Fourth District Councilmember Daryl Supernaw was frugal with his council office’s operating budget in order to save up for an inevitable eventuality: the need to address the seismic issues of Community Hospital, located in his district. (Photograph by the Business Journal’s Brandon Richardson)

Although 4th District Councilmember Daryl Supernaw knew when he took office in 2015 that Community Hospital was located on an earthquake fault and that plans were needed to bring it up to state seismic code, he had no idea that the hospital’s operator would eventually decide to close the facility rather than commit to upgrading it. Still, he knew challenges were on the horizon. So, almost as soon as he took office in 2015, he began preparing.

“We all knew that there was this June 2019 deadline. So when I took office in 2015, that was something that was definitely on my radar,” he said. “In 2015, I started meeting with Matthew Faulkner, the president of the Community Hospital Long Beach Foundation. He and I met and discussed this deadline and what the plan was going to be,” he recalled.

“From that point, early on, I knew that there were possibilities, there were configurations that would work to maintain its status as an acute care hospital,” he said, noting that he had been talking to long-time hospital staff about the matter. “In California, in order to have an emergency room, you need to have an acute care hospital. And there are eight basic components in an acute care hospital. And those services have to be maintained,” he explained, referencing state standards.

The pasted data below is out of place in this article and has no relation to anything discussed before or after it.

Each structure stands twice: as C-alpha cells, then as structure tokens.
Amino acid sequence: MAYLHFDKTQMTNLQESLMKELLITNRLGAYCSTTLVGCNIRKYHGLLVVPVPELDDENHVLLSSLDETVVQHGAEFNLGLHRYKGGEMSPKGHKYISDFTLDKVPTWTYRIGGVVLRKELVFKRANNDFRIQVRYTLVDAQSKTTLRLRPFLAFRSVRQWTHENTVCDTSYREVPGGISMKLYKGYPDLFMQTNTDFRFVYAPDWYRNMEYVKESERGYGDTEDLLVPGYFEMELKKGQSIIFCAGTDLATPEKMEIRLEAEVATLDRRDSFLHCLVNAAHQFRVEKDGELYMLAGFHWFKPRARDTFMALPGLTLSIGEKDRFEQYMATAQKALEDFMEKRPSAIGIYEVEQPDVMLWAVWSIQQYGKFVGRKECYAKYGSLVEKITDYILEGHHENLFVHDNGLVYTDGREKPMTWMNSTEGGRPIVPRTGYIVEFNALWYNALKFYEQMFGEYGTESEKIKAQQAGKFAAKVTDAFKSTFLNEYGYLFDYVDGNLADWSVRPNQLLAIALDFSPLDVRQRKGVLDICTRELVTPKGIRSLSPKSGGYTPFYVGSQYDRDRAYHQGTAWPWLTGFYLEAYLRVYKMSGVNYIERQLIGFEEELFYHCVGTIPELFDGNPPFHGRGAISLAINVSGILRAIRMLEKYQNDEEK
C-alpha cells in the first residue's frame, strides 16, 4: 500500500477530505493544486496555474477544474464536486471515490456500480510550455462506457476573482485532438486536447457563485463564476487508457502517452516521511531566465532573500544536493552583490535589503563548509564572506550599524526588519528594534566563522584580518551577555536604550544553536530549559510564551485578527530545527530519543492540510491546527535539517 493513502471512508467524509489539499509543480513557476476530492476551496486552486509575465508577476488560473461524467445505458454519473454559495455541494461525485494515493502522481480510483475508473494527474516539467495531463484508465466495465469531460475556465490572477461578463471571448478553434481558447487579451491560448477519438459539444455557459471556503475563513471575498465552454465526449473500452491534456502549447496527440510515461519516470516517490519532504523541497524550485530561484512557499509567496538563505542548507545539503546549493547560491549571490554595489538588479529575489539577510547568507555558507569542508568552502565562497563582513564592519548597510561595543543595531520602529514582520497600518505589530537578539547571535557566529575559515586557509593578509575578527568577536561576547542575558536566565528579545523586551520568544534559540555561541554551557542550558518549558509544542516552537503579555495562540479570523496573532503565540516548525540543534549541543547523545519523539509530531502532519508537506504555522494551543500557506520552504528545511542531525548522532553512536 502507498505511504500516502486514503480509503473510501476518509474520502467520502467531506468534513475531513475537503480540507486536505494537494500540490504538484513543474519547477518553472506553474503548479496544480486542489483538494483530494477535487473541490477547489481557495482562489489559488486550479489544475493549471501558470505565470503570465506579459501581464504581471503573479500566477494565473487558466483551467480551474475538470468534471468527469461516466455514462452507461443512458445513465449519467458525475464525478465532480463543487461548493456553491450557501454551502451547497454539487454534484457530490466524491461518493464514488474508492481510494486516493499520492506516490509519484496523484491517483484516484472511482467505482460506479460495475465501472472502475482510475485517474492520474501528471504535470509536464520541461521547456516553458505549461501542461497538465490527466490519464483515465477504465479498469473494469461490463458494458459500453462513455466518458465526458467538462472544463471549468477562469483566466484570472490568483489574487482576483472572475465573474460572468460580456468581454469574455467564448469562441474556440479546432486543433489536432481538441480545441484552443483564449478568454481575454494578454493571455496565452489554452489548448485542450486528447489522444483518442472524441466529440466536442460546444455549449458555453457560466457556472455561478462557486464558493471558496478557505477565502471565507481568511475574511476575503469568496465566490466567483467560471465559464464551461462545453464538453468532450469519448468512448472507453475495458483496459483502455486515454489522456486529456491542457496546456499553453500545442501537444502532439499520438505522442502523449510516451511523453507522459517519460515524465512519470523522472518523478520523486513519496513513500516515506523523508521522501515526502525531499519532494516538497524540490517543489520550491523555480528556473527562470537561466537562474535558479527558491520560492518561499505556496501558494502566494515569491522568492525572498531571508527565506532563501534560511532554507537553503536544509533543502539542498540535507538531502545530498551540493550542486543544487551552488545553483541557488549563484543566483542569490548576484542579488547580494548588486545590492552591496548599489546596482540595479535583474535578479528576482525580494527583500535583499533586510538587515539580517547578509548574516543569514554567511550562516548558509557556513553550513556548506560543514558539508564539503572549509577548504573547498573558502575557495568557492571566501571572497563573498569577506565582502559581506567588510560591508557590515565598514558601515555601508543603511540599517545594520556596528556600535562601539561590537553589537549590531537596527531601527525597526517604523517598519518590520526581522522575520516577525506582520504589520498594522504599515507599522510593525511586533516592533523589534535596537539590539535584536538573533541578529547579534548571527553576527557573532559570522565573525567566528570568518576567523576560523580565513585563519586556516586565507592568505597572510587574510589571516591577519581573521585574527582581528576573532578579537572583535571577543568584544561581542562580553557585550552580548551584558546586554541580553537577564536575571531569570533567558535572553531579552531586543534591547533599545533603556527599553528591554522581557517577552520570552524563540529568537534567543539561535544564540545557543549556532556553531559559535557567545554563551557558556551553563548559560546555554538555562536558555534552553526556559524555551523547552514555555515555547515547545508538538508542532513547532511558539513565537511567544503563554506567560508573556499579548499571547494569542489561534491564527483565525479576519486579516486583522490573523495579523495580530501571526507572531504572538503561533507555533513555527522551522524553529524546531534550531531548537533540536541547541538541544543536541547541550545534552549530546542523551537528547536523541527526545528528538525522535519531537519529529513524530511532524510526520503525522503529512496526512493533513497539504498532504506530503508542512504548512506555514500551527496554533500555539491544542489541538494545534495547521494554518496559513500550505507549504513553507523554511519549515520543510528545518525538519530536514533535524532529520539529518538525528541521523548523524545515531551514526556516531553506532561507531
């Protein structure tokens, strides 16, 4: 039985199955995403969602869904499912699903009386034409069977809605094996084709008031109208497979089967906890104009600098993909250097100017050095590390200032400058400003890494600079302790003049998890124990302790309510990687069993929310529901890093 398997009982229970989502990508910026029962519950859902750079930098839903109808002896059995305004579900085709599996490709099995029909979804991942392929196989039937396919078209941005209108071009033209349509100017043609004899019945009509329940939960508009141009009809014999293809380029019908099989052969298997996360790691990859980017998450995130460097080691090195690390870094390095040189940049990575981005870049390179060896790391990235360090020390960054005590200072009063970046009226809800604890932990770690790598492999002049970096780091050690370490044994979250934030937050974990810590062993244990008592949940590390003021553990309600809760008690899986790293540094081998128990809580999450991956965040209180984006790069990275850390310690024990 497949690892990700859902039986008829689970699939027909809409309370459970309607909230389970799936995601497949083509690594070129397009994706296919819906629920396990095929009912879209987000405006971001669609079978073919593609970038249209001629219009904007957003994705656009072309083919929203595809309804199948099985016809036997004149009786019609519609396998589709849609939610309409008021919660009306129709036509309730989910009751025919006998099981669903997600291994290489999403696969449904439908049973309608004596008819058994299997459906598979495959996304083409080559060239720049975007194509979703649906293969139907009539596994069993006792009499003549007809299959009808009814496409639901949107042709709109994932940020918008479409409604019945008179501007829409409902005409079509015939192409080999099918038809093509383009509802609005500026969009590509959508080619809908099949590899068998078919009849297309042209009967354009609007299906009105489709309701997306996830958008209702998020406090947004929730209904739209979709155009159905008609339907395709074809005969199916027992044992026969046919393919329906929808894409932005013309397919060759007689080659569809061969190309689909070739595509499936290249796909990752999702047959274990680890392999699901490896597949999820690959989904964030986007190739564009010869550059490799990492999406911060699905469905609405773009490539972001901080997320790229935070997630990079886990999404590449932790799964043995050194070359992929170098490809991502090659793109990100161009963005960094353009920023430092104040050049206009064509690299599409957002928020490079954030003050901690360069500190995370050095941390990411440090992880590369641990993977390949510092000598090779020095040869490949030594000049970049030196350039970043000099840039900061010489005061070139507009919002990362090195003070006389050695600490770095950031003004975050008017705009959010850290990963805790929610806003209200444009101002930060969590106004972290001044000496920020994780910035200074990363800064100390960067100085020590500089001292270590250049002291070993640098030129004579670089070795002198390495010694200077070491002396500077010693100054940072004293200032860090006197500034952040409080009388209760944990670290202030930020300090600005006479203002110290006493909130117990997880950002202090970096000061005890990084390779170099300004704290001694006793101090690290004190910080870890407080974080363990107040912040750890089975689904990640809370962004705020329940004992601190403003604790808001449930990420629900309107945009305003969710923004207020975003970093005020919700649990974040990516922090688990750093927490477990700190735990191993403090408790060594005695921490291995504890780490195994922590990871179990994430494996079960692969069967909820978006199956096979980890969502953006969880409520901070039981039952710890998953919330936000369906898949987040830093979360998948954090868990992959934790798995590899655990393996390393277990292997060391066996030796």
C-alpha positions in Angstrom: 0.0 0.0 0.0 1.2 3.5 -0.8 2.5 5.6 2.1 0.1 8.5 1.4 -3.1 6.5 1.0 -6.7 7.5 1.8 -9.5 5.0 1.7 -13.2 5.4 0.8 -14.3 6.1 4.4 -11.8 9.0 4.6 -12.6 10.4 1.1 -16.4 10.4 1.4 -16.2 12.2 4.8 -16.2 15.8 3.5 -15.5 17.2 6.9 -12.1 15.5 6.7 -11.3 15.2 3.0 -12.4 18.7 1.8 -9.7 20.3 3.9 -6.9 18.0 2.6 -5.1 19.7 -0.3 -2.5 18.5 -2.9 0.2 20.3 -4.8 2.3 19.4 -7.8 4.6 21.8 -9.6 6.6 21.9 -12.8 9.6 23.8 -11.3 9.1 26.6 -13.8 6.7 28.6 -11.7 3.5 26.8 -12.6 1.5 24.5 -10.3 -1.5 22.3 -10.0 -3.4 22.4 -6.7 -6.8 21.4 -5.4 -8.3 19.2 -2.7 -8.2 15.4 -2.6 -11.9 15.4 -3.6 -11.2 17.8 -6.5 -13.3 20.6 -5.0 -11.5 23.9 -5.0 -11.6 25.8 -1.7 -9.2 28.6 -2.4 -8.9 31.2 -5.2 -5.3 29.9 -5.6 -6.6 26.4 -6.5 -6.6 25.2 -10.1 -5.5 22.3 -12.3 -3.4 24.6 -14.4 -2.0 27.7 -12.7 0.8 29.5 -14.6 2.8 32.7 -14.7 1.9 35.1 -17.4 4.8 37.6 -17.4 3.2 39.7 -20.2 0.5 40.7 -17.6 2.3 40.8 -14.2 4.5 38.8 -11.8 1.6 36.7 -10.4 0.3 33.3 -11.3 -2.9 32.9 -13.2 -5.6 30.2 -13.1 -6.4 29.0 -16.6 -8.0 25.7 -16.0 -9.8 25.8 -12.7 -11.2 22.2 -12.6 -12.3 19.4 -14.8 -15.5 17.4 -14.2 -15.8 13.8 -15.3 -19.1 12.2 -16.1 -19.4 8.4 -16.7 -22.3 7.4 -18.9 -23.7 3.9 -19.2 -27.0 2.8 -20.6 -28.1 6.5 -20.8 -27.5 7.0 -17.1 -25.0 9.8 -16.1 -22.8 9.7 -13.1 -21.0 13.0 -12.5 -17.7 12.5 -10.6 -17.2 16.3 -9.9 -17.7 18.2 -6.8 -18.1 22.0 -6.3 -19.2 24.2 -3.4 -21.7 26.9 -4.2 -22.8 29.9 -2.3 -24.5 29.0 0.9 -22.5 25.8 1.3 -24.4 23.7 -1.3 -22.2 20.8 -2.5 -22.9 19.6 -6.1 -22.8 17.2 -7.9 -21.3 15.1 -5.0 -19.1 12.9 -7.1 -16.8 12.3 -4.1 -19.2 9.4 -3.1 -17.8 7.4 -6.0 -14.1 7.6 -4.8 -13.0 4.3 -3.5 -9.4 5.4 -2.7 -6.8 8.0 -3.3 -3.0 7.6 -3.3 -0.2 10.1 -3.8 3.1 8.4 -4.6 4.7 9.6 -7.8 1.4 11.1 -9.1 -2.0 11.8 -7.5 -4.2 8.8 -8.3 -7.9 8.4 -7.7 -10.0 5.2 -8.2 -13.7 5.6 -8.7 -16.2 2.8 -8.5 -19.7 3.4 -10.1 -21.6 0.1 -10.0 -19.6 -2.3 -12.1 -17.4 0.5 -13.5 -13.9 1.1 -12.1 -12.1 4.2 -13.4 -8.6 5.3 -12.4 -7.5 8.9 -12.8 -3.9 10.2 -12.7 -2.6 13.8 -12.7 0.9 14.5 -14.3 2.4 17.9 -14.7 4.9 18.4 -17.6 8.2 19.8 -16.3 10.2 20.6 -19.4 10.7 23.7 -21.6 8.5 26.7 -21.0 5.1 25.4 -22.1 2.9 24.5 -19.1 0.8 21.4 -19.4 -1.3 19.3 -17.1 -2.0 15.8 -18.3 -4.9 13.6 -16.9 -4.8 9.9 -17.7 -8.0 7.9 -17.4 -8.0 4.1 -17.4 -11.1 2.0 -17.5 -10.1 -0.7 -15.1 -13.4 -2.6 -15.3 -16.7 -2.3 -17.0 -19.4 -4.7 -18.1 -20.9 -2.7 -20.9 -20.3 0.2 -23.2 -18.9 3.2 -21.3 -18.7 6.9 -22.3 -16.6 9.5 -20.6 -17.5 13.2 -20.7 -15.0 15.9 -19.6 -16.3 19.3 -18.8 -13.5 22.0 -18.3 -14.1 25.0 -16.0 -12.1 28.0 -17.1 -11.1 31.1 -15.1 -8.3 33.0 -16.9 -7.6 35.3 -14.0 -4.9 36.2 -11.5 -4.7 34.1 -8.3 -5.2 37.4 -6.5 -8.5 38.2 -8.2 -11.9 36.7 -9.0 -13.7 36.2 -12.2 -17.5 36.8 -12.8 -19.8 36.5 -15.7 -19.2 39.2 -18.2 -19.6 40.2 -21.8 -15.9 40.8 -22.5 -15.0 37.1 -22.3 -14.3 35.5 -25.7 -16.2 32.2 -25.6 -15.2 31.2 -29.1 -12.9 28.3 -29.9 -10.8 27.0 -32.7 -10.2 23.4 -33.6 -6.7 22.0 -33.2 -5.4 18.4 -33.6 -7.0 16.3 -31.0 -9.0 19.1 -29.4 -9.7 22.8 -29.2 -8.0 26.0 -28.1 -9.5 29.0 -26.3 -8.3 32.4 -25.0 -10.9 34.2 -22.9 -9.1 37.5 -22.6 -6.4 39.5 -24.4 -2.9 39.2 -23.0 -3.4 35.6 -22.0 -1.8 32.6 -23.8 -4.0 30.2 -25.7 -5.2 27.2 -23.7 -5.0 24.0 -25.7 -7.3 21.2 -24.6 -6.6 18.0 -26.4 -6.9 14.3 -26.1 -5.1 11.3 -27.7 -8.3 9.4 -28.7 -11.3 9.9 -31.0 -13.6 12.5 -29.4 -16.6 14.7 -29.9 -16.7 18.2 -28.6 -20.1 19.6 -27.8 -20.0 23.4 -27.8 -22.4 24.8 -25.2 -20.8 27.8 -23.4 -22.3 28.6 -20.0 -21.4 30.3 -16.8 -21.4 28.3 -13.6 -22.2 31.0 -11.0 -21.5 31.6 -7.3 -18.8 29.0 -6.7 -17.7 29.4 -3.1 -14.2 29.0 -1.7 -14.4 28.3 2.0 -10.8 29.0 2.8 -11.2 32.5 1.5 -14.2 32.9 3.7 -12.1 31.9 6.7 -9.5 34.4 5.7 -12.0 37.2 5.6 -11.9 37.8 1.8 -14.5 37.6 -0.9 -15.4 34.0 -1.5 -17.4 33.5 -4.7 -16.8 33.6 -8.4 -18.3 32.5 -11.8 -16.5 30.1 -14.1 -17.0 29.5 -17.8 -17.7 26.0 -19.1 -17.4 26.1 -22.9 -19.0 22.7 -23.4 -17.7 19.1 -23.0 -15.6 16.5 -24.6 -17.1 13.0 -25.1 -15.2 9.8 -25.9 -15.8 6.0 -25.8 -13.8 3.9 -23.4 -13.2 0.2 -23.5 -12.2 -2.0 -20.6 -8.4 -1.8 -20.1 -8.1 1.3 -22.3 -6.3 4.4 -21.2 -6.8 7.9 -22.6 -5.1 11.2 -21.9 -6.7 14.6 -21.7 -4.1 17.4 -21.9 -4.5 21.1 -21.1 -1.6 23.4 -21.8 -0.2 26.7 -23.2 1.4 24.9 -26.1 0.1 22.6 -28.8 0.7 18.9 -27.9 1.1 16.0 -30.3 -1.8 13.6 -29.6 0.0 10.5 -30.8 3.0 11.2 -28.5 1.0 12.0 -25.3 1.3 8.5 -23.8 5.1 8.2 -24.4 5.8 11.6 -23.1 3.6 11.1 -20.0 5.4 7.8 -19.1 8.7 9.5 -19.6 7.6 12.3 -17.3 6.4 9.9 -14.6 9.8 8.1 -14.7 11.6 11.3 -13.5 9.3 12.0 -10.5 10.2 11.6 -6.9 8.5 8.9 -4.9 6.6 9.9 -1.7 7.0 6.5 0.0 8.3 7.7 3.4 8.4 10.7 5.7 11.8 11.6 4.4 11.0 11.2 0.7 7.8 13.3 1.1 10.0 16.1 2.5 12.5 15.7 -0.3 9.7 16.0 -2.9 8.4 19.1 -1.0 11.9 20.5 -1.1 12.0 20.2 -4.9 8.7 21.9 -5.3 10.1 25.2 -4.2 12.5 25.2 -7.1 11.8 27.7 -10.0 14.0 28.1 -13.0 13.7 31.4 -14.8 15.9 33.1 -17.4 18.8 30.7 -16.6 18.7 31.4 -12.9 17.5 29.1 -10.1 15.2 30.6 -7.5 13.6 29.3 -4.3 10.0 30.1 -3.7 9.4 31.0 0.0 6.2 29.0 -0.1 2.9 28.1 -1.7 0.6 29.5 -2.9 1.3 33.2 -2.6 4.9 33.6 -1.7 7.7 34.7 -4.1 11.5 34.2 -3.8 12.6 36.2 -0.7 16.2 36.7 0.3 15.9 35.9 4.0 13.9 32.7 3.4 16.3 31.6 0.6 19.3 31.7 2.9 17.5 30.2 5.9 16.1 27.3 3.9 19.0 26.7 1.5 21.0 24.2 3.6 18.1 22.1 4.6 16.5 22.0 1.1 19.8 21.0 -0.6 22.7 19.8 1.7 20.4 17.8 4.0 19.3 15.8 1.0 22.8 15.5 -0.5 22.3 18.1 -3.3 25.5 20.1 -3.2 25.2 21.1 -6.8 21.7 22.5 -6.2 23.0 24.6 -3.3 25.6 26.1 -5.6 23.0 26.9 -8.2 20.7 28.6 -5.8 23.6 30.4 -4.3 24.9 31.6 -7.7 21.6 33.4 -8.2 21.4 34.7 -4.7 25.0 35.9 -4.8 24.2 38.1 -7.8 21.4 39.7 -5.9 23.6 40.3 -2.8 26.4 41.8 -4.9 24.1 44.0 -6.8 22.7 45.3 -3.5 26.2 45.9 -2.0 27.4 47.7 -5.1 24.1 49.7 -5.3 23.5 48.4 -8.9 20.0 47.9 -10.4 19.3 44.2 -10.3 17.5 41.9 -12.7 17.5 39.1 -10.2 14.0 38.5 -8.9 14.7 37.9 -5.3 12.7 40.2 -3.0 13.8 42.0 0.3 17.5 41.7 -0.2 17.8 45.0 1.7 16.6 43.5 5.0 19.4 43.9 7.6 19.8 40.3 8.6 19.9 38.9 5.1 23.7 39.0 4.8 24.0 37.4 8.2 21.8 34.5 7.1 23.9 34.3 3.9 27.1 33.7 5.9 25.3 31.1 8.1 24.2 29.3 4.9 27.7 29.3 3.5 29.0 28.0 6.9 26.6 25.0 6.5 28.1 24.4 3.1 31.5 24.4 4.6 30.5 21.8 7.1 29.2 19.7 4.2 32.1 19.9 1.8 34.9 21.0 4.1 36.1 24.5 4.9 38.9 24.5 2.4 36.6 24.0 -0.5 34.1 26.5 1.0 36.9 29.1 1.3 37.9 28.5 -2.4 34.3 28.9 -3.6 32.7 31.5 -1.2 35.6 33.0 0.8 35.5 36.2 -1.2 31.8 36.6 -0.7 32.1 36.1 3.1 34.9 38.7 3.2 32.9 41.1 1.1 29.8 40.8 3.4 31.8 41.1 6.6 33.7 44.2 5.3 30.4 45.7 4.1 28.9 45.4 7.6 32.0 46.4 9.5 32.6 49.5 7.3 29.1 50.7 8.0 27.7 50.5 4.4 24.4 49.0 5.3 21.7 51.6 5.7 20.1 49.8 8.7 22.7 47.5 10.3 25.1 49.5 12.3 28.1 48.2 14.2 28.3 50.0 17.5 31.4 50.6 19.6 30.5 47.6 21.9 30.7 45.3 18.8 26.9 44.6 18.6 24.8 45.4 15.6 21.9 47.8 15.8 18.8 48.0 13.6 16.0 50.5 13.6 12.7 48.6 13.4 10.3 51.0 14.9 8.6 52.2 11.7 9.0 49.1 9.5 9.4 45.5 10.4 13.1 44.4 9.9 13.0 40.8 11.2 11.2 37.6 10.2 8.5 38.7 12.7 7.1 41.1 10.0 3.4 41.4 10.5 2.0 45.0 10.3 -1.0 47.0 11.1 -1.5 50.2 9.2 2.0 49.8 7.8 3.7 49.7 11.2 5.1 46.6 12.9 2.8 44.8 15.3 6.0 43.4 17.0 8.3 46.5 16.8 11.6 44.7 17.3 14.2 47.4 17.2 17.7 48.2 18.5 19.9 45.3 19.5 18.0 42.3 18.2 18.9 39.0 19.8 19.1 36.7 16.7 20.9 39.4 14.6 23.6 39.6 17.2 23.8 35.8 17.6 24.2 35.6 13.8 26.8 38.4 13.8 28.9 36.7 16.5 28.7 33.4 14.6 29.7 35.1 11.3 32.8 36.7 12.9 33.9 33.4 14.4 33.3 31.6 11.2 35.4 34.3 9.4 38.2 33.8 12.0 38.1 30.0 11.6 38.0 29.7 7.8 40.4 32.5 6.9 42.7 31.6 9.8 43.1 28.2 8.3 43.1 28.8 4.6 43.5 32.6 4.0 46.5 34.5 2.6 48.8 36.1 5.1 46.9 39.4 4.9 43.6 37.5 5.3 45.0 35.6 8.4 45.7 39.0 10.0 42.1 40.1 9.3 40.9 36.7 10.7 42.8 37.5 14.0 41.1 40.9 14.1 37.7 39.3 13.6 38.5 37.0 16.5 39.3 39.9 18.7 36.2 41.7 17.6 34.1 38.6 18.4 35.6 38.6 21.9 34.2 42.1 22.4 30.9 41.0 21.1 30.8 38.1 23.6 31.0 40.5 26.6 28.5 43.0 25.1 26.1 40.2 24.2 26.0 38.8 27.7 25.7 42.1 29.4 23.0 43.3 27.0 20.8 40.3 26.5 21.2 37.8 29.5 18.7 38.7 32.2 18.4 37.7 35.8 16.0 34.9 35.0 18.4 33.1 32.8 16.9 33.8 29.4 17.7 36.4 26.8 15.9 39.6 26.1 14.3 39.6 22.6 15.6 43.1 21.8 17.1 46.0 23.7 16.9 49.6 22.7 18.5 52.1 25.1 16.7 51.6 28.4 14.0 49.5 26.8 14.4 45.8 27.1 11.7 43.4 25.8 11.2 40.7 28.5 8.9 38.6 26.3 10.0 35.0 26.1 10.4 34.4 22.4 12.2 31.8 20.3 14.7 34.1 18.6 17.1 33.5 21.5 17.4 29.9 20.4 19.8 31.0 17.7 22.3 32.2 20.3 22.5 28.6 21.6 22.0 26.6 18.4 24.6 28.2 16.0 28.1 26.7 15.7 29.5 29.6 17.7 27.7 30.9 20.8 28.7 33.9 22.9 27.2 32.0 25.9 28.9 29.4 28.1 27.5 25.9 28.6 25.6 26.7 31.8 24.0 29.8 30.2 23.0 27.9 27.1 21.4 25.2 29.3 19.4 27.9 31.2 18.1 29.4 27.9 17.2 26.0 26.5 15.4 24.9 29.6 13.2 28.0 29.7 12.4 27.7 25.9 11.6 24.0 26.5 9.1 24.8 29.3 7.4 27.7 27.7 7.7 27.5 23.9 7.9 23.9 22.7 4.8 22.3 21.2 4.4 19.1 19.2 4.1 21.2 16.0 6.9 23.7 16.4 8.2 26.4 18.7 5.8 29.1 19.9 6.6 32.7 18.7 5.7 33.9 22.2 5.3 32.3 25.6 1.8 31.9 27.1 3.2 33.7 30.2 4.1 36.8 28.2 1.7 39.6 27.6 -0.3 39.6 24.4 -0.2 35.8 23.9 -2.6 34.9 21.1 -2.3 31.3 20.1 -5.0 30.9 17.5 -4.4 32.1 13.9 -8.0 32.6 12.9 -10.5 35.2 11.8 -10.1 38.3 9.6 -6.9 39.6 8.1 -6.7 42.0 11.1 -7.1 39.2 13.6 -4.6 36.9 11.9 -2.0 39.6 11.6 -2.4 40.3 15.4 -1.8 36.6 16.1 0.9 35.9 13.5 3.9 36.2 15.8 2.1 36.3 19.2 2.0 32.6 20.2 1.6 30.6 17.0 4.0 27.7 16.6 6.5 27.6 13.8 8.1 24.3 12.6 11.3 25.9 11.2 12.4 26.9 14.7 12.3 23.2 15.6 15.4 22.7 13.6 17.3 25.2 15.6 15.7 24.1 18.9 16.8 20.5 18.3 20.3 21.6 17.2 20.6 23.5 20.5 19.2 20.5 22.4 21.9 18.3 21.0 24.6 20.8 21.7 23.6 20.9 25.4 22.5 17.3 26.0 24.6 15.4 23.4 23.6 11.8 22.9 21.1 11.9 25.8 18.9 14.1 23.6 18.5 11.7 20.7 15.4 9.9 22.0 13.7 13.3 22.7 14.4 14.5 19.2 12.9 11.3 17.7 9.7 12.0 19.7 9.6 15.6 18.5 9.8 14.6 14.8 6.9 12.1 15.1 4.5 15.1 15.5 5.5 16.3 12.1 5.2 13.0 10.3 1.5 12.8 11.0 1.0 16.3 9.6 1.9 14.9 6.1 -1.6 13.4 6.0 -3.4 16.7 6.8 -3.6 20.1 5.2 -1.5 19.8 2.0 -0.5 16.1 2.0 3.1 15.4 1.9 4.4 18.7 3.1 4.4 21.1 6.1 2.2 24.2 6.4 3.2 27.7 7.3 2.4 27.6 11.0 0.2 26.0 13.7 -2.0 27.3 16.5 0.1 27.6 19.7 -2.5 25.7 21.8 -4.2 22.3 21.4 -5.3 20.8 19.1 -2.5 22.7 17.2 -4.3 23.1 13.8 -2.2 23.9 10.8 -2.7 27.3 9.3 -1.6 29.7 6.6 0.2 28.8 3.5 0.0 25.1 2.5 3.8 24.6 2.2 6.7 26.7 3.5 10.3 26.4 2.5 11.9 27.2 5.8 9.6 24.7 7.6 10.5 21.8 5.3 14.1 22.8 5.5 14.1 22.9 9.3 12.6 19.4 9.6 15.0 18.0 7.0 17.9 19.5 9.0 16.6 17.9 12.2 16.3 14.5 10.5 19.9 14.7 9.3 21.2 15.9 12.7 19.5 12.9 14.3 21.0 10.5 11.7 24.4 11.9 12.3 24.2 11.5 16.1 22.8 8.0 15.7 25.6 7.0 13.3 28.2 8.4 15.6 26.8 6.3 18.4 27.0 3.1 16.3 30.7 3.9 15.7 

In 2016, Supernaw decided to take action. “I knew at a certain point this was going to take some money, so we cut down our operating expenses for the council office,” he said. The councilmember began operating his office with just one staff person, and for a time, a paid intern.

“I knew I still had to provide all the services I was obligated to provide to the community,” he said of his decision to cut back on personnel costs. “So it made us work even harder to do that to make sure we were on record for always answering calls and serving the community.” He added, “My offer to the city manager’s office was, whatever you need, we have money that we can donate to this cause.”

In November 2017, the hospital’s operator, MemorialCare Health System – which operates Long Beach Medical Center and Miller Children’s & Women’s Hospital – announced that it would be terminating its lease for Community Hospital within 120 days. The health system claimed that state regulators had confirmed the hospital would not be able to meet compliance with seismic standards by the June 30, 2019, deadline.

City management approached Supernaw about his offer, explaining that any funding he could provide would be best used towards a city-commissioned seismic study of the site to determine if the hospital could, in fact, be retrofitted. Supernaw gave $150,000 from his office’s operating fund to commission architecture firm Perkins + Will to conduct the study.

“What we didn’t know as a byproduct of that is that OSHPD and others have a great deal of respect for Perkins + Will,” Supernaw said, referring to the Office of Statewide Health Planning and Development, which oversees seismic ratings for hospitals. “The fact that we were using them is huge. So I feel I really got a lot of bang for the buck.”